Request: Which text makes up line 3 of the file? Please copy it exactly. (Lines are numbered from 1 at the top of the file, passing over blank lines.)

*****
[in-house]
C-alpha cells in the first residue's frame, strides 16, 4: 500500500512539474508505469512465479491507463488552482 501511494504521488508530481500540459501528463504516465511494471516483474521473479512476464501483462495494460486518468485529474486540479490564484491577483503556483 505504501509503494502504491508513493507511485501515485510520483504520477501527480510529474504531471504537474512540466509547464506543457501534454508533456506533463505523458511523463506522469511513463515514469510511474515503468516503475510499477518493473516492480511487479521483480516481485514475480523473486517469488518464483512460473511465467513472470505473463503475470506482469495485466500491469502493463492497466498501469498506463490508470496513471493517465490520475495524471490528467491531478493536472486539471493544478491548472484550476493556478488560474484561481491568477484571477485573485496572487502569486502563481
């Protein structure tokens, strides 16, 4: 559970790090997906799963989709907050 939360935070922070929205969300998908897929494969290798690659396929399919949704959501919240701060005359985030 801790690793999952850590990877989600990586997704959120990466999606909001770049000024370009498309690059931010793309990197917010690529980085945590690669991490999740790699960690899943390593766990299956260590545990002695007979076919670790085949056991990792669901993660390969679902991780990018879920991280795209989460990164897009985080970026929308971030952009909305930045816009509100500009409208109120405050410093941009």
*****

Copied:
């Protein structure tokens, strides 16, 4: 559970790090997906799963989709907050 939360935070922070929205969300998908897929494969290798690659396929399919949704959501919240701060005359985030 801790690793999952850590990877989600990586997704959120990466999606909001770049000024370009498309690059931010793309990197917010690529980085945590690669991490999740790699960690899943390593766990299956260590545990002695007979076919670790085949056991990792669901993660390969679902991780990018879920991280795209989460990164897009985080970026929308971030952009909305930045816009509100500009409208109120405050410093941009």